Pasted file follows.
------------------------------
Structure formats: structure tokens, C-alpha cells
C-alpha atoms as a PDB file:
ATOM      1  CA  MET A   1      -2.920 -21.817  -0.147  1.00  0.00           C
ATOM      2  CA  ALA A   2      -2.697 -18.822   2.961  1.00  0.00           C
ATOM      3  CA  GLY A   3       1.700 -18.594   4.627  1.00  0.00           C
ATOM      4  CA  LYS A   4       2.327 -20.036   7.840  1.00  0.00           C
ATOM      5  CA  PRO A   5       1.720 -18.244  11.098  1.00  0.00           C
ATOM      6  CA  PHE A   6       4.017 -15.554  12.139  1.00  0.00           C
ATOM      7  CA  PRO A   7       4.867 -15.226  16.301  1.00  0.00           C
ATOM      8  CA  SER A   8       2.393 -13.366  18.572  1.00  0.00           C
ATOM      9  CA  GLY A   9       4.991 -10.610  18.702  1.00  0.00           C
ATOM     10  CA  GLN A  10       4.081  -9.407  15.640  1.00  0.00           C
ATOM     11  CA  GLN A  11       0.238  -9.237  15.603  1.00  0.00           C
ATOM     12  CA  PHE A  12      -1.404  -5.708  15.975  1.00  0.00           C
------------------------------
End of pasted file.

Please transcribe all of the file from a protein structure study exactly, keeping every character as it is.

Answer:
Structure formats: structure tokens, C-alpha cells
C-alpha atoms as a PDB file:
ATOM      1  CA  MET A   1      -2.920 -21.817  -0.147  1.00  0.00           C
ATOM      2  CA  ALA A   2      -2.697 -18.822   2.961  1.00  0.00           C
ATOM      3  CA  GLY A   3       1.700 -18.594   4.627  1.00  0.00           C
ATOM      4  CA  LYS A   4       2.327 -20.036   7.840  1.00  0.00           C
ATOM      5  CA  PRO A   5       1.720 -18.244  11.098  1.00  0.00           C
ATOM      6  CA  PHE A   6       4.017 -15.554  12.139  1.00  0.00           C
ATOM      7  CA  PRO A   7       4.867 -15.226  16.301  1.00  0.00           C
ATOM      8  CA  SER A   8       2.393 -13.366  18.572  1.00  0.00           C
ATOM      9  CA  GLY A   9       4.991 -10.610  18.702  1.00  0.00           C
ATOM     10  CA  GLN A  10       4.081  -9.407  15.640  1.00  0.00           C
ATOM     11  CA  GLN A  11       0.238  -9.237  15.603  1.00  0.00           C
ATOM     12  CA  PHE A  12      -1.404  -5.708  15.975  1.00  0.00           C